A philosophical overview of the concept of what constitutes memory, and how the disorder of multiple personality has coming into being and flourished in the past 25 years.
Victims of Memory: Incest Accusations and Shattered Lives
by Mark Pendergrast
(1995), Upper access Books, Vermont.
Some quotes here.
Gullible’s Travels, or the importance of being multiple
by Michael Simpson, (1995), chapter in Dissociative Identity Disorder
edited by Cohen et al, published by Jason Ananson.
Convincing argument that Multiple Personality Disorder is a therapeutic artifact "linked to American psychobabble culture" and its incidence shows a direct relationship with the "degree of publicity given to multiplicity in the popular media". There is no scientific evidence that this is a naturally-occurring phenomenon, and the latter-day MPD movement shows many of the features of a religious cult". The author also states that there is no evidence that therapy which indulges "MPD" patients to be irresponsible children is of any benefit to them.
Satanic Ritual Abuse – Principles of Treatment
By Colin A. Ross, MD (1995) University of Toronto Press.
An expert in the ‘treatment’ of dissociative disorders, Dr Ross has encountered more than 300 patients with memories of alleged Satanic Ritual Abuse. Most of these patients have multiple personalities.
Making Monsters: false memories, psychotherapy, and sexual hysteria
by Richard Ofshe and Ethan Watters (1994), Charles Scribner’s Sons, New York.
Some quotes here.
Return of the Furies; analysis of recovered memory therapy
by Ralph Underwager and Hollida Wakefield, (1994), Open Court Publishing Company, Chicago.
Some quotes here.
The authors have a website here: http://www.ipt-forensics.com/
The Myth of Repressed Memory
by Elizabeth Loftus & Katherine Ketcham, (1994), St Martin’s Press, New York.
The leading American expert on memory exposes the recent wave of sex-abuse charges based on ‘repressed memories’ as akin to a 20th century version of the Salem Witch Trials.
Suggestions of abuse: true and false memories of childhood sexual trauma
by Michael Yakpo, (1994), Simon and Schuster, New York.
Another book about memory repression, the "scientific illiteracy" of many psychotherapists and the harm they can do their patients.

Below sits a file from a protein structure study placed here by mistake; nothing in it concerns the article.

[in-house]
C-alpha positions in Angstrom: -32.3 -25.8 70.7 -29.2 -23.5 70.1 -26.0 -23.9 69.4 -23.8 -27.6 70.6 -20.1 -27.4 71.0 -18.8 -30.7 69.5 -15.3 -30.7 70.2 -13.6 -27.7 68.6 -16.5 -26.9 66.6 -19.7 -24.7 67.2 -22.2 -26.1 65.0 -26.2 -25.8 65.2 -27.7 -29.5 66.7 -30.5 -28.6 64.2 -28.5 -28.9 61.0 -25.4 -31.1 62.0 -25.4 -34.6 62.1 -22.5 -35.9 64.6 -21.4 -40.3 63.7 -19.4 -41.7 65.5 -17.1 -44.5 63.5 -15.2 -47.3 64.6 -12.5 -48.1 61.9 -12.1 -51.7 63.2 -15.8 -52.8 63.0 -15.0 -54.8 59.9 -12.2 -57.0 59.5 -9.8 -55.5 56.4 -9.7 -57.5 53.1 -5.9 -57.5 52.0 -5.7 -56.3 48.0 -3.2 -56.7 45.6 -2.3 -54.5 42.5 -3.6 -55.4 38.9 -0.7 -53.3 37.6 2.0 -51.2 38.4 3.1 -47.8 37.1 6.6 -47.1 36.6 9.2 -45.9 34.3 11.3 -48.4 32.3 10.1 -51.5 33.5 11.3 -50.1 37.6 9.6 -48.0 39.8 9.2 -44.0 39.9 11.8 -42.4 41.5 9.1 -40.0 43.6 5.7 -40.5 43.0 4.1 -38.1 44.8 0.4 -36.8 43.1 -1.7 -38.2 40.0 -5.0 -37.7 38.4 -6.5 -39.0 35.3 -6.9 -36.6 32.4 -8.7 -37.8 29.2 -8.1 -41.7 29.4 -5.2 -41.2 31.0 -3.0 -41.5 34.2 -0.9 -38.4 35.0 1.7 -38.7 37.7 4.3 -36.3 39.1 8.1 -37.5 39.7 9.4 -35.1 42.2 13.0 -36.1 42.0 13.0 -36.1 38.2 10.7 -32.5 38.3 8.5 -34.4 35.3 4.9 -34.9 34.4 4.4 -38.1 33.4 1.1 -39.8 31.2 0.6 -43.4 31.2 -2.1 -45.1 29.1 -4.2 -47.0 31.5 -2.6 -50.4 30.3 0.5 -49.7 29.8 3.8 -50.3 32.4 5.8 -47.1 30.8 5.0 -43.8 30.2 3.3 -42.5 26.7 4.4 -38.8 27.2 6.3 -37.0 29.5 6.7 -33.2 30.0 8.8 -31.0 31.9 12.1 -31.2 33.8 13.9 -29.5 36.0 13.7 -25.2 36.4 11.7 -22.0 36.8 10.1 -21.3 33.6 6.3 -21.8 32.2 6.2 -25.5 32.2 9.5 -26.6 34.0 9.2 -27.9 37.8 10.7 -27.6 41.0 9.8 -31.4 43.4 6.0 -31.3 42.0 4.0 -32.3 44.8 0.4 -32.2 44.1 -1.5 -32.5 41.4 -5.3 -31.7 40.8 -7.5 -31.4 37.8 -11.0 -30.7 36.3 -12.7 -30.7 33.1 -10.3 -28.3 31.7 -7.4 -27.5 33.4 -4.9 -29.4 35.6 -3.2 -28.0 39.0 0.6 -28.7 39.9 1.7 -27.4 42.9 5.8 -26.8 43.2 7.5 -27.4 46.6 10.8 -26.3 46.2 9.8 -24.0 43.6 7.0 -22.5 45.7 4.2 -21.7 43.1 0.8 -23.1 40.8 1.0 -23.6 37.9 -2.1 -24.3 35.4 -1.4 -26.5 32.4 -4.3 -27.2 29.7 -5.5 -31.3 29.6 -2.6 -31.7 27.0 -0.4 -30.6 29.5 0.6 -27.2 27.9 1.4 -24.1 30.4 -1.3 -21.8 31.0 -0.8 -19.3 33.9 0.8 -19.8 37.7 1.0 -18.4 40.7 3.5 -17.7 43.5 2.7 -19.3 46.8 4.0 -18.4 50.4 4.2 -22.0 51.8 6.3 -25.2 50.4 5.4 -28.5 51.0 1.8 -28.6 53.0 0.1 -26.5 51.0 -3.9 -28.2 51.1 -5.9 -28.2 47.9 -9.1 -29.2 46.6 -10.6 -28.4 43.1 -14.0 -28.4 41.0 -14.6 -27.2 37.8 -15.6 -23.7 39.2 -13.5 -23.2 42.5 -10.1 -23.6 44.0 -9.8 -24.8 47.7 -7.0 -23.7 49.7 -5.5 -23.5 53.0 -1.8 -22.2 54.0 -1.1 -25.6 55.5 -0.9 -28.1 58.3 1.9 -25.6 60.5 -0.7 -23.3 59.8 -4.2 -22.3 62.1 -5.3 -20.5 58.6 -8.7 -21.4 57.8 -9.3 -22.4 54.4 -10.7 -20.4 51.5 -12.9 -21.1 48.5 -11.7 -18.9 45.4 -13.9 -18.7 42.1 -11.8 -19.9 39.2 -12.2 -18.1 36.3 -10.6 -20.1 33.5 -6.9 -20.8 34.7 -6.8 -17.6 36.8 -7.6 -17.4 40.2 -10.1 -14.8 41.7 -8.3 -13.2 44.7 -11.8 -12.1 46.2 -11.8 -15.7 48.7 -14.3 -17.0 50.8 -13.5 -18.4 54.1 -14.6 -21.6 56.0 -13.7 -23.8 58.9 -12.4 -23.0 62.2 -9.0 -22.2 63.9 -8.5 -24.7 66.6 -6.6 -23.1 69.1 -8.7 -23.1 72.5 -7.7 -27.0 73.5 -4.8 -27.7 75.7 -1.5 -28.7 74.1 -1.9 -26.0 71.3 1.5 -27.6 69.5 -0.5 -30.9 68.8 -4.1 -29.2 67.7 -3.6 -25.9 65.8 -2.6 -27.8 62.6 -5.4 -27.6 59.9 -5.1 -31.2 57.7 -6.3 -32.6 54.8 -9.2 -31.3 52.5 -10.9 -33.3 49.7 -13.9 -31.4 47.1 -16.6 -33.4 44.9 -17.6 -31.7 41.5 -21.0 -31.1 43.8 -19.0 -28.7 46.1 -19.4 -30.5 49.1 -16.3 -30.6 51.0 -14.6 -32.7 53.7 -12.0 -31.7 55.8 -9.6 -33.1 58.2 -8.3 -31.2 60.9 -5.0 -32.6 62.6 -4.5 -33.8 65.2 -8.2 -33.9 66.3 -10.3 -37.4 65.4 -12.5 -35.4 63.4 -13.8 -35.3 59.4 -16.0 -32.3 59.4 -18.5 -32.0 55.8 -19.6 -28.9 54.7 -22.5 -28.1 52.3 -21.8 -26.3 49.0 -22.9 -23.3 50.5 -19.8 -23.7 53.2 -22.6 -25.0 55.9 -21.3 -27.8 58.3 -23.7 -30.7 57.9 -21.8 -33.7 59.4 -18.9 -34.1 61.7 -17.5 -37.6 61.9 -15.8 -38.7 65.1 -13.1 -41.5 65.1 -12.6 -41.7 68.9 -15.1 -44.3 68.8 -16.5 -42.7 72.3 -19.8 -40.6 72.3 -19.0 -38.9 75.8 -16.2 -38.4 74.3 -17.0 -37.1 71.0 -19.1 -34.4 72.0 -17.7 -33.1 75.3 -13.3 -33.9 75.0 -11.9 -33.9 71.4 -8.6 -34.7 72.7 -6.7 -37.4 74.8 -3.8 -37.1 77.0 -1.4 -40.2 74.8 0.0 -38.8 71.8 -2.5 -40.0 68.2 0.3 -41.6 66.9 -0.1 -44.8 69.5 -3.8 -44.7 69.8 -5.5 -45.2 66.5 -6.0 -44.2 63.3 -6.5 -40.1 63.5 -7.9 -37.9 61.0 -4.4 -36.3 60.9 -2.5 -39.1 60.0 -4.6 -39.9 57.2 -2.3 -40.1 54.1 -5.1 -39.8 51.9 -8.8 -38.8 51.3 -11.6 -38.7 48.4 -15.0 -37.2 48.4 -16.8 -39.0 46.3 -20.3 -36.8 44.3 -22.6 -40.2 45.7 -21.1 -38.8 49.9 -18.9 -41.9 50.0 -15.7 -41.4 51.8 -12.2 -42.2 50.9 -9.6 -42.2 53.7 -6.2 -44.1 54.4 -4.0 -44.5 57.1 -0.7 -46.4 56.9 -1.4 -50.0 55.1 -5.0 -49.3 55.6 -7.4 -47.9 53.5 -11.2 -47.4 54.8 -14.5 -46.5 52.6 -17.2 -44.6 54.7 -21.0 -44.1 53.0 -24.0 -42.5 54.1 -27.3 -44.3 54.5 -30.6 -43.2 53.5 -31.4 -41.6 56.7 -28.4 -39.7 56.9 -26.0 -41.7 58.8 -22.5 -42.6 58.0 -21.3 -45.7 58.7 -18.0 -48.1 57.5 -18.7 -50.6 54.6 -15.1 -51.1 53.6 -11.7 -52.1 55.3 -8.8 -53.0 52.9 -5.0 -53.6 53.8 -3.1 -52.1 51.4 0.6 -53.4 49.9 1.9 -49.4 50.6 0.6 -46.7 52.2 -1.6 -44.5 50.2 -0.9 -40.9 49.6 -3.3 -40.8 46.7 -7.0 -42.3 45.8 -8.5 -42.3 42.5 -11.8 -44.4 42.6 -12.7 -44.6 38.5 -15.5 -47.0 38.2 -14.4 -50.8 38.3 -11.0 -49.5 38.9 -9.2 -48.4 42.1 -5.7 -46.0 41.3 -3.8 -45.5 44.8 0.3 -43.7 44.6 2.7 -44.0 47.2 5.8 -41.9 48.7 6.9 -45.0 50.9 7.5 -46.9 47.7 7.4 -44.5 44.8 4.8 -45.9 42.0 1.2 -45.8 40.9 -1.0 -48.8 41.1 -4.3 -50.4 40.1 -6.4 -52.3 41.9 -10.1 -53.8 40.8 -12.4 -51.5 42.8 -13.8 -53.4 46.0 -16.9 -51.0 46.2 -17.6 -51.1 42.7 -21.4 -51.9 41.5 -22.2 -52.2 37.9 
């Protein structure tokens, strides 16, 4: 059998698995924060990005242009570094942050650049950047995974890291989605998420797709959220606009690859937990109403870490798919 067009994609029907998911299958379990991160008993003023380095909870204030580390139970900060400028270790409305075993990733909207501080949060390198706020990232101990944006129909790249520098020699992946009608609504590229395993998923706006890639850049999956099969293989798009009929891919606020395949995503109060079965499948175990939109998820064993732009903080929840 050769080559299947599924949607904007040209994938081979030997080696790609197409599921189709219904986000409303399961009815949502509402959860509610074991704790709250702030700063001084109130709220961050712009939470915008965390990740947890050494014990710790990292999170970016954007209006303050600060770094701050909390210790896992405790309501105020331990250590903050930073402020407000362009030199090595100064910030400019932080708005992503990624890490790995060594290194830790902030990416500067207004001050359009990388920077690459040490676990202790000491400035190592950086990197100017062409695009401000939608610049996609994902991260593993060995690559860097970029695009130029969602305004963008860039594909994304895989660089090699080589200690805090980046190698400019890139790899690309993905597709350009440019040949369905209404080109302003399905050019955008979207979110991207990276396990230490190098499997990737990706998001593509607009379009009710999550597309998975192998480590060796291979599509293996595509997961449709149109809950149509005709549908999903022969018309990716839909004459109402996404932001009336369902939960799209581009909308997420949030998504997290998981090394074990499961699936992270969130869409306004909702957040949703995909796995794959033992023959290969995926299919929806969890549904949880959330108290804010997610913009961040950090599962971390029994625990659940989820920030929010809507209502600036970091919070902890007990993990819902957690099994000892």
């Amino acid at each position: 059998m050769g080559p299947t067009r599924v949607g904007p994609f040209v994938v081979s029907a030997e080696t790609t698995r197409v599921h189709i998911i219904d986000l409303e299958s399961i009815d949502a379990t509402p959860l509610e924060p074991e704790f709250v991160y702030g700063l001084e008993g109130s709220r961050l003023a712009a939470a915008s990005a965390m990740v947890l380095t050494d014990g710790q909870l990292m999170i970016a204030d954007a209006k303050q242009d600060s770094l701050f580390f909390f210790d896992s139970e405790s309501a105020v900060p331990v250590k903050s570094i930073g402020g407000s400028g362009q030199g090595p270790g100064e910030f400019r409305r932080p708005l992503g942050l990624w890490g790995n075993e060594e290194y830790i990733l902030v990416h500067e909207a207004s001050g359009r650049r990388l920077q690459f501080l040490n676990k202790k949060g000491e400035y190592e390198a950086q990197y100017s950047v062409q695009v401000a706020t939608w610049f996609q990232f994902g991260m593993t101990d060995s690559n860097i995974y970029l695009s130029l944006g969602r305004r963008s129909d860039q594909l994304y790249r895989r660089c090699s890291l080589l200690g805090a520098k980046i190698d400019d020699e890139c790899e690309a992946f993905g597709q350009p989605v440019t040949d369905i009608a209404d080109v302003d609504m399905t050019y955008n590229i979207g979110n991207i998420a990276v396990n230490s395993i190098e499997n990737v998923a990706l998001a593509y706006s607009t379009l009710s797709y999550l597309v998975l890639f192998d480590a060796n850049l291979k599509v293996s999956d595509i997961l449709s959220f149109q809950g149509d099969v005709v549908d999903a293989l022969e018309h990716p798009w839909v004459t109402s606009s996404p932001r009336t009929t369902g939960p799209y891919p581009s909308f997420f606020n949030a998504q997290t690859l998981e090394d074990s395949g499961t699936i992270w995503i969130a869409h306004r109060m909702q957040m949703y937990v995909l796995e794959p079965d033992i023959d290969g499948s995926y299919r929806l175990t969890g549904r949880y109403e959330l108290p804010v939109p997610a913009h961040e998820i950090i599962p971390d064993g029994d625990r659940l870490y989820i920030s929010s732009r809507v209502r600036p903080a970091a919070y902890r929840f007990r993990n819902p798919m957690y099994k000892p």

Some quotes here.
Beware the Talking Cure: psychotherapy can be hazardous to your mental health
by Terence Campbell, (1994), Upton Books, Florida.
This book raises some hard questions about the merits of psychotherapy. It evaluates the effectiveness of different forms of therapy by reviewing the known research findings, and concludes that a psychotherapeutic practice may often be no more than a Rent-a-Friend business.
Remembering Satan – recovered memory and the shattering of a family.
by Lawrence Wright, (1994), Serpent’s Tail.
This book deals with the specific case of Paul Ingram and his family. When confronted with allegations from daughters who had "recovered" memories of childhood abuse by him, Ingram was sure they would not lie and therefore came to believe he must have "repressed" his memories of abusing them. He subsequently "recovered" memories through hypnosis and "confessed" to crimes he did not commit. This was clearly demonstrated when a psychologist suspicious of his confessions presented Ingram’s with so-called allegations from his daughters which the psychologist had in fact fabricated. Ingram then "recovered" memories of having committed these made-up crimes. He later realised that his memories of these offences were confabulations, but unfortunately he had already pleaded guilty and was convicted on this basis. He is still in prison.